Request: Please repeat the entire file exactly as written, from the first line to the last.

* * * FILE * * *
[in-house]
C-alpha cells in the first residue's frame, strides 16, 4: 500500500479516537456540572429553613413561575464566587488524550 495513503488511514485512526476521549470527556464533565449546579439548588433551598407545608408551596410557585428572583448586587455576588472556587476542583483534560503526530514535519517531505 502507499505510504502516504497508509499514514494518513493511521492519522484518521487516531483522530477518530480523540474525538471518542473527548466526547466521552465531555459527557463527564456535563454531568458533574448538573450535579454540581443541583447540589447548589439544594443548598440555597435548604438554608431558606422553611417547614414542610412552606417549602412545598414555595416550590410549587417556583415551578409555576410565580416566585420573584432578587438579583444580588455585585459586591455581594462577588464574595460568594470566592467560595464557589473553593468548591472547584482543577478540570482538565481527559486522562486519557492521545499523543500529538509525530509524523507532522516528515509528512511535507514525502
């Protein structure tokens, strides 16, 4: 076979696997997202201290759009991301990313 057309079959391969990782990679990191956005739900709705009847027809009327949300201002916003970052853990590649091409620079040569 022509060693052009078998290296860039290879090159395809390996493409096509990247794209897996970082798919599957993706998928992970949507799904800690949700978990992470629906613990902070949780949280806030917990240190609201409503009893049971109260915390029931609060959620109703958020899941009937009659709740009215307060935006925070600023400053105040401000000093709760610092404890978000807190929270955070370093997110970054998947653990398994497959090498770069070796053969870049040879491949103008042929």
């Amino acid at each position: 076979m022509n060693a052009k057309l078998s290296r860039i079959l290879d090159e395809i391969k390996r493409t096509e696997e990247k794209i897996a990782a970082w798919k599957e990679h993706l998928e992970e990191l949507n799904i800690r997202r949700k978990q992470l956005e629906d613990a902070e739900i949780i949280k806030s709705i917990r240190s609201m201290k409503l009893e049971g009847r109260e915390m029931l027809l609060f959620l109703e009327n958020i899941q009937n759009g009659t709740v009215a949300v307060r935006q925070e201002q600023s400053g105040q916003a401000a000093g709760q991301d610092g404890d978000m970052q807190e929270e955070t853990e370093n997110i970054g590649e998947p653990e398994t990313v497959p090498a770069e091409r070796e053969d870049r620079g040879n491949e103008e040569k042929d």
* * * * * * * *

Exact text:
[in-house]
C-alpha cells in the first residue's frame, strides 16, 4: 500500500479516537456540572429553613413561575464566587488524550 495513503488511514485512526476521549470527556464533565449546579439548588433551598407545608408551596410557585428572583448586587455576588472556587476542583483534560503526530514535519517531505 502507499505510504502516504497508509499514514494518513493511521492519522484518521487516531483522530477518530480523540474525538471518542473527548466526547466521552465531555459527557463527564456535563454531568458533574448538573450535579454540581443541583447540589447548589439544594443548598440555597435548604438554608431558606422553611417547614414542610412552606417549602412545598414555595416550590410549587417556583415551578409555576410565580416566585420573584432578587438579583444580588455585585459586591455581594462577588464574595460568594470566592467560595464557589473553593468548591472547584482543577478540570482538565481527559486522562486519557492521545499523543500529538509525530509524523507532522516528515509528512511535507514525502
């Protein structure tokens, strides 16, 4: 076979696997997202201290759009991301990313 057309079959391969990782990679990191956005739900709705009847027809009327949300201002916003970052853990590649091409620079040569 022509060693052009078998290296860039290879090159395809390996493409096509990247794209897996970082798919599957993706998928992970949507799904800690949700978990992470629906613990902070949780949280806030917990240190609201409503009893049971109260915390029931609060959620109703958020899941009937009659709740009215307060935006925070600023400053105040401000000093709760610092404890978000807190929270955070370093997110970054998947653990398994497959090498770069070796053969870049040879491949103008042929």
């Amino acid at each position: 076979m022509n060693a052009k057309l078998s290296r860039i079959l290879d090159e395809i391969k390996r493409t096509e696997e990247k794209i897996a990782a970082w798919k599957e990679h993706l998928e992970e990191l949507n799904i800690r997202r949700k978990q992470l956005e629906d613990a902070e739900i949780i949280k806030s709705i917990r240190s609201m201290k409503l009893e049971g009847r109260e915390m029931l027809l609060f959620l109703e009327n958020i899941q009937n759009g009659t709740v009215a949300v307060r935006q925070e201002q600023s400053g105040q916003a401000a000093g709760q991301d610092g404890d978000m970052q807190e929270e955070t853990e370093n997110i970054g590649e998947p653990e398994t990313v497959p090498a770069e091409r070796e053969d870049r620079g040879n491949e103008e040569k042929d």